And welcome to Egremont Castle, in the shade of the ruined keep, where Amber has freaked herself out playing hide and seek and started first crying for her mama, before shifting up through the gears of shouting, yelling, screaming and now finally shrieking. Amber’s mum walks up the steps towards me, wearing big shades and … Continue reading Round Britain Twice: From Egremont Castle The faded card leaves me thousands of miles richer and, daily it seems, on the edge of new life.
This morning, I decided to take that hoary self-help motto to heart: Do something for yourself first thing in the morning. You won’t get a chance later. I went for a run along the beach. About a kilometre in, I heard the heavy foot-slap and raspy breath of a long distance runner coming up fast … Continue reading ‘Hi, I’m Dave.’ No shame. Do something for yourself first thing in the morning. You won’t get a chance later.
Today’s story isn’t even a story. It’s a silly game, born of the ocean-inspired collision of three things floating on the waves in my mind. The number twenty-four. My two shelves’ worth of unread books. My inevitable mortality. (Or at least, a busy summer wherein I shall do little reading.) 1. The Number Twenty-Four This … Continue reading The Number Twenty-Four (And My Inevitable Mortality) There comes a point in every reader’s life when they realise that the number of books on one’s shelf vastly outnumbers the number of allotted hours for reading that remain on their own mortal shelf-life
Here’s a thing: I’ve been writing about the crisis of borders for ten years. What’s mad is that my first story on the topic, written after staying in an abandoned chemical factory in Calais, rings as true today as it did then: Do We Need Borders? The question is, of course, rhetorical. According to the … Continue reading 10 Years Of No Borders I’ve been writing about the crisis of borders for ten years. My first story on the topic, written after staying in an abandoned chemical factory in Calais, rings as true today as it did then: Do We Need Borders?
A friend once blew my mind with his story about a friend from the States who’d spent twenty-plus years picking up lost playing cards — you know, the ones you see littering the streets? Keep an eye out, you’ll see ‘em — until he completed a whole deck. Fifty-two unique cards, plus jokers. If that … Continue reading The Secret Society Of Lost Hats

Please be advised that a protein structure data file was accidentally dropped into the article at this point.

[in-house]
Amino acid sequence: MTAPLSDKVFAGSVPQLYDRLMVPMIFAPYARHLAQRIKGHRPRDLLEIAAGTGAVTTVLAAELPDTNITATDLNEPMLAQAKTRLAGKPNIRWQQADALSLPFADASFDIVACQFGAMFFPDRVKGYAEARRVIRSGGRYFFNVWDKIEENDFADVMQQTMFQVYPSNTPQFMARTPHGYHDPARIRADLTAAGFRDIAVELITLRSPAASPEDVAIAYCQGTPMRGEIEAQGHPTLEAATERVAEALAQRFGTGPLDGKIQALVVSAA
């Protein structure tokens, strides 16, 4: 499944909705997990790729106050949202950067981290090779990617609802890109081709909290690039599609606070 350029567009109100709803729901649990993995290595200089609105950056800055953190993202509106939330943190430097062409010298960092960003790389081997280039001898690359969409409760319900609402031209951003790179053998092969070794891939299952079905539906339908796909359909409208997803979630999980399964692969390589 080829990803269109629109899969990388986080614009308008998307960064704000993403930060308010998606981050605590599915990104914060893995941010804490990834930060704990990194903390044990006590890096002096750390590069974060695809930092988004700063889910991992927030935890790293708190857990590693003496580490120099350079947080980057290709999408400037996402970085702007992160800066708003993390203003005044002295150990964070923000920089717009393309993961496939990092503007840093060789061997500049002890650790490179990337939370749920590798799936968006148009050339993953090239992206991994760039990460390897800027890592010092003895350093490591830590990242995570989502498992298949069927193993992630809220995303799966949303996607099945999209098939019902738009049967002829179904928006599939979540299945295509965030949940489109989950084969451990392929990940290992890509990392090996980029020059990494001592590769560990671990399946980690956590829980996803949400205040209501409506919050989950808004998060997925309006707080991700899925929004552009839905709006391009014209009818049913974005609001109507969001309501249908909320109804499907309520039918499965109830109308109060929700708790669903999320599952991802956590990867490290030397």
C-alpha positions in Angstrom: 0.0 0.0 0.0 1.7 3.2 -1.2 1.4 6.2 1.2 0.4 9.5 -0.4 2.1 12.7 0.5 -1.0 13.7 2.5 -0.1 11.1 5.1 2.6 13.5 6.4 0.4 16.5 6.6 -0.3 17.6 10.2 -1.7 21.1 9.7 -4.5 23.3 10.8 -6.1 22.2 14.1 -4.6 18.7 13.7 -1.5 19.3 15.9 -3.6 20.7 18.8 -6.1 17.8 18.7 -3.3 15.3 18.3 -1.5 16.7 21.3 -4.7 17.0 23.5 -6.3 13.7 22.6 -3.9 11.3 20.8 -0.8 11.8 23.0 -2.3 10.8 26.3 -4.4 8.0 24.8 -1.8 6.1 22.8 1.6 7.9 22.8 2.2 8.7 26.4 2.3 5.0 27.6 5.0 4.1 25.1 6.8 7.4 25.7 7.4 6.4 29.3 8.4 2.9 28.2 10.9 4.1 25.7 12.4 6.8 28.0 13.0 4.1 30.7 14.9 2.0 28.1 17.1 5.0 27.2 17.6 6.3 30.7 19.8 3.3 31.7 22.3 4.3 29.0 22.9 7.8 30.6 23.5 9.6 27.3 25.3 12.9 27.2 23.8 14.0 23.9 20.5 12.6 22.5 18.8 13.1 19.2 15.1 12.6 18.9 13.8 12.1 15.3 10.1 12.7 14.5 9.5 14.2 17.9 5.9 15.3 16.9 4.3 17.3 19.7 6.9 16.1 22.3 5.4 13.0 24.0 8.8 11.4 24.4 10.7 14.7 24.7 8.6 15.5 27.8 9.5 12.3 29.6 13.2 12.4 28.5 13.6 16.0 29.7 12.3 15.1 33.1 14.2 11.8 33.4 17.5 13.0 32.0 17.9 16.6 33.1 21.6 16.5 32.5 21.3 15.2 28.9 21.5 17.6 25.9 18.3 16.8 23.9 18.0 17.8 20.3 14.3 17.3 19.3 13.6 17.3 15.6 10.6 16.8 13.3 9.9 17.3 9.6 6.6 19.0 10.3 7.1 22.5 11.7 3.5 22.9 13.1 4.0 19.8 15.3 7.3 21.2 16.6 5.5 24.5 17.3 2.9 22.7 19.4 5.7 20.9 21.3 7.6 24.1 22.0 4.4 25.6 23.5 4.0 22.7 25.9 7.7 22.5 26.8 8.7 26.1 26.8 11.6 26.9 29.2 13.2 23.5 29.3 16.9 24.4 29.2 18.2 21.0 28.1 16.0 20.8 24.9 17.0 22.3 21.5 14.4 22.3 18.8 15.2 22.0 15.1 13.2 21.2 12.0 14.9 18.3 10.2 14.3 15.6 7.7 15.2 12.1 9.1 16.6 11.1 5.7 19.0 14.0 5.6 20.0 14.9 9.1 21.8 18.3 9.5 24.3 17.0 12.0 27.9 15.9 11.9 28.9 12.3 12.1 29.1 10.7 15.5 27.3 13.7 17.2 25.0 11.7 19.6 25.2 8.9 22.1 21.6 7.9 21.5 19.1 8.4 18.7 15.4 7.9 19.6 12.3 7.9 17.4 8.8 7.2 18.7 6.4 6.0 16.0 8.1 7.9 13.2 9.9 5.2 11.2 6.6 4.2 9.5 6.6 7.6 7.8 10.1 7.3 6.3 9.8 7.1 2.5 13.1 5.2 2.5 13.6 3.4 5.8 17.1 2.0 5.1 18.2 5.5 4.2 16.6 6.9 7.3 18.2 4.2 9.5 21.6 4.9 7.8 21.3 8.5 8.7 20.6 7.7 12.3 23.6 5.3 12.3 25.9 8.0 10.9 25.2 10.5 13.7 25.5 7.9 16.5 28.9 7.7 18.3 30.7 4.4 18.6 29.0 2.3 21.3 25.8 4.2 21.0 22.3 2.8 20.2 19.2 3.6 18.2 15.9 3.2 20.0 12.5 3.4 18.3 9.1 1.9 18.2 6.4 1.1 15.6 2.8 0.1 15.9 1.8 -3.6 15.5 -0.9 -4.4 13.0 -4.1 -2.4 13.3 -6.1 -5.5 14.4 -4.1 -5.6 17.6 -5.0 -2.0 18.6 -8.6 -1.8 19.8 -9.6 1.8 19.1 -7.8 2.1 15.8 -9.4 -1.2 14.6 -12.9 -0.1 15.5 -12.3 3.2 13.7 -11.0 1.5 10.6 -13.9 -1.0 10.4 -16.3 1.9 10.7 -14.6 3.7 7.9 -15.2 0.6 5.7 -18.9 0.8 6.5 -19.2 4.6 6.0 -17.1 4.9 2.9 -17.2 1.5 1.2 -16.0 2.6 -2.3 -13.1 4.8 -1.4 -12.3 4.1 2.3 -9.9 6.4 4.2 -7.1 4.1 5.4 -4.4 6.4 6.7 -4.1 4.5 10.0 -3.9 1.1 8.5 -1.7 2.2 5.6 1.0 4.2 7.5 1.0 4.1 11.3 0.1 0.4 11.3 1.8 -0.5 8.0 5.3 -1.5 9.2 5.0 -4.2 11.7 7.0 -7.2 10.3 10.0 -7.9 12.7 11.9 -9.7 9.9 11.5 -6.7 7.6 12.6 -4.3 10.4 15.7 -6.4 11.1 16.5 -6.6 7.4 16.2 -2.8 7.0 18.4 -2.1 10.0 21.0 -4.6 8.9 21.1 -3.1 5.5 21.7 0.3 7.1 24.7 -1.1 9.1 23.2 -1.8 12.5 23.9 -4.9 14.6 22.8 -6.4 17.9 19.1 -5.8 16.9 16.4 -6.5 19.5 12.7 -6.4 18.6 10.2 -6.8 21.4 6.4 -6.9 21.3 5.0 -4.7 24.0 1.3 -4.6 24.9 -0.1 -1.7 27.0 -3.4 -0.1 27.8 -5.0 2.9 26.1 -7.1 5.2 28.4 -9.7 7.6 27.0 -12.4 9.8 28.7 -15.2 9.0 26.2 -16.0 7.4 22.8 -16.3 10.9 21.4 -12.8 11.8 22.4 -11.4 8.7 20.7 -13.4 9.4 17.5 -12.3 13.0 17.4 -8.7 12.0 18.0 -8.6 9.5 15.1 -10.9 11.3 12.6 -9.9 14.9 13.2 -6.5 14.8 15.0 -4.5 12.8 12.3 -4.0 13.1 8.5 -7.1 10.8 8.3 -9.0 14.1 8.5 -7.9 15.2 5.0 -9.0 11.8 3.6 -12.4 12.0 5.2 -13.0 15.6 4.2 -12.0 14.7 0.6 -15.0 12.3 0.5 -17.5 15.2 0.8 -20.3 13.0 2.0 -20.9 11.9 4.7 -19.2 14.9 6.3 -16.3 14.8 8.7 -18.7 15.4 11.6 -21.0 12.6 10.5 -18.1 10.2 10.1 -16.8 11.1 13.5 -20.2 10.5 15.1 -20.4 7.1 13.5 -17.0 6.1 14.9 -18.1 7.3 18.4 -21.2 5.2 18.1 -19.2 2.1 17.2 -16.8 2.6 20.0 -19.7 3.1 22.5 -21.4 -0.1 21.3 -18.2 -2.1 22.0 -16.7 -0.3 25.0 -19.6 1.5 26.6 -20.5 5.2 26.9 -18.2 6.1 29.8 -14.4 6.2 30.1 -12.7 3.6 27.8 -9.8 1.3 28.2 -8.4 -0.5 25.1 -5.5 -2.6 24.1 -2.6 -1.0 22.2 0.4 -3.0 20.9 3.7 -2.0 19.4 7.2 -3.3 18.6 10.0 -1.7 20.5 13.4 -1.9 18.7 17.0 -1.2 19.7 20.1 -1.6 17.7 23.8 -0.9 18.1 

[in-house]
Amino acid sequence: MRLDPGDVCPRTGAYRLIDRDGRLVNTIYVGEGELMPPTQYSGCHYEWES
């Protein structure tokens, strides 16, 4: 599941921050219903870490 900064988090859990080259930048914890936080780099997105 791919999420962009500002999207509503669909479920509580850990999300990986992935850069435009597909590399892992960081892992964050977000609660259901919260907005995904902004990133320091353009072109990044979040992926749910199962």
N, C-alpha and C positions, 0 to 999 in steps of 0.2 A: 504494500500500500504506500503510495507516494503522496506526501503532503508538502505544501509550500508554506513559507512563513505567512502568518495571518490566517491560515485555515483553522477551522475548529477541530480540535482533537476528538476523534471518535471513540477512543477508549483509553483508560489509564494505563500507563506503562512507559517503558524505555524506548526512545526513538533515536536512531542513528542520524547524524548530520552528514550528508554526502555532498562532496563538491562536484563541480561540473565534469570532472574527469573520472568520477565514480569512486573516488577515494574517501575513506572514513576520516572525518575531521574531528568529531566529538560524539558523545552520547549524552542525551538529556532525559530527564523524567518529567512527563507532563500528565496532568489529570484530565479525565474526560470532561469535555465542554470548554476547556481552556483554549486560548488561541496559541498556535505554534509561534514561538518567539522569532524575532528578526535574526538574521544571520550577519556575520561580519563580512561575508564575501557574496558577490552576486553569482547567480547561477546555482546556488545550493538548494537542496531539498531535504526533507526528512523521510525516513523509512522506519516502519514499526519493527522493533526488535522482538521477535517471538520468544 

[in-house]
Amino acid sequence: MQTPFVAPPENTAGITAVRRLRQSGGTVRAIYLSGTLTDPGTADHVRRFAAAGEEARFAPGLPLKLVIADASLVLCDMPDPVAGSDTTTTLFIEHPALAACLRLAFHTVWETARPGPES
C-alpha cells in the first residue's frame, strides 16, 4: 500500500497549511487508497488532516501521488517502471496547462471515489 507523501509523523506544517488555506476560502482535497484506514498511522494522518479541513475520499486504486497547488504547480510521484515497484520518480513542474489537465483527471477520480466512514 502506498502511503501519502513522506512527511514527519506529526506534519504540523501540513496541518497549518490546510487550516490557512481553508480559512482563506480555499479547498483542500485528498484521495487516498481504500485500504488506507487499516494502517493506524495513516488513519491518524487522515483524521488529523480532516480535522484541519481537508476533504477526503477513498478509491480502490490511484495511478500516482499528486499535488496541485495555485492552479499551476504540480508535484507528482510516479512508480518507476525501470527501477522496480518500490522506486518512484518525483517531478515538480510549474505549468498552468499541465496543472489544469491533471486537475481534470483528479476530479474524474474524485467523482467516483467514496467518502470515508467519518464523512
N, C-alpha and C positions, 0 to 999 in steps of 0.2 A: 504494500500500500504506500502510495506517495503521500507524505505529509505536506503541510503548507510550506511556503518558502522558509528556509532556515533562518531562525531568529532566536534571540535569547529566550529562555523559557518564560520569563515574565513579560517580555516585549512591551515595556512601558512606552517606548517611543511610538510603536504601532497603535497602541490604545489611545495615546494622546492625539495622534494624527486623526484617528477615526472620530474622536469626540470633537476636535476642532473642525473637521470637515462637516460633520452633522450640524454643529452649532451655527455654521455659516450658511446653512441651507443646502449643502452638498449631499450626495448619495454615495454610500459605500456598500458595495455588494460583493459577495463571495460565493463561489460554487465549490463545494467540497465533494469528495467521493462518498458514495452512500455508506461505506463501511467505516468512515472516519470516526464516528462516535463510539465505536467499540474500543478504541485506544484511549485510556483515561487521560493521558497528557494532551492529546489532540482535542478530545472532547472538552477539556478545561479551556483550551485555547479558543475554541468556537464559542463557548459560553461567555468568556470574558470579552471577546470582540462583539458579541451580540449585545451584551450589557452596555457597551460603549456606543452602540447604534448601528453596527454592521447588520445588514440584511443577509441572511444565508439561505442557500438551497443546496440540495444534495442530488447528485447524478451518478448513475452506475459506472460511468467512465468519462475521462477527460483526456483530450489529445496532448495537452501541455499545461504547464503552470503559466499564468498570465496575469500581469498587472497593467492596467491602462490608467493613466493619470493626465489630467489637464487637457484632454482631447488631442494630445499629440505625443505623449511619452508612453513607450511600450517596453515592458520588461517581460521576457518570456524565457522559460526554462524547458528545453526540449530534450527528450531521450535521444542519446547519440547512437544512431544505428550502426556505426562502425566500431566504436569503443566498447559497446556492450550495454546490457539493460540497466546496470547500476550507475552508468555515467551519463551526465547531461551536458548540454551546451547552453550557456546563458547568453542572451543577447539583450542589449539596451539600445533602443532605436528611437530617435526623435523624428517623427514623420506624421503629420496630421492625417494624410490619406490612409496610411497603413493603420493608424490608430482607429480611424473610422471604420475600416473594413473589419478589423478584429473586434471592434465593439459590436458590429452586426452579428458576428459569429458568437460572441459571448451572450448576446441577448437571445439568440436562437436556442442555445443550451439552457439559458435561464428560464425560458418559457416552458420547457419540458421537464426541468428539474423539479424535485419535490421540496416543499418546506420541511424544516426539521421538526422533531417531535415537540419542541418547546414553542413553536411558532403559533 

Thanks to everyone who shared and messaged about last week’s story, The End Of Doomspreading — it’s already my sixth most-read edition of this newsletter. My drive is to help us develop more effective ways of connecting with people who start on the other side of an apparently deep divide and turn difficult conversations into … Continue reading Doomspreading In Saunas A previous iteration of David Charles would have felt threatened by this man’s speech and seen him as an enemy to be fought and defeated
Summer feels like a loooong time ago, eh? It’s dark outside and the windows are misted up with rain. Our tans have faded and even our steely thighs have turned to jelly. As all but the freshest or most cursory reader will know, I’m one of the infamous community of cyclists that make up Thighs … Continue reading Make Space For Others To Shine Last summer, our 93 cyclists not only rode 5,428km from Glasgow to Athens, but also raised a record-breaking (for us) £114,632 in solidarity with grassroots refugee projects through charity MASS Action.
A warm welcome from a squatted perch overlooking the ocean. Following on from last week’s appeal for healthy habitual alternatives to any form of knee-based self-care, I have started using a squatting desk. Inspired by a 2017 article by physical therapist Carrie Williamson, this is an almost certainly marketable term for ‘swapping my chair for … Continue reading How I Learned To Enjoy Wild Squats I’ve been amazed at what a difference this investment of 1 percent of my waking time has made to my flexibility.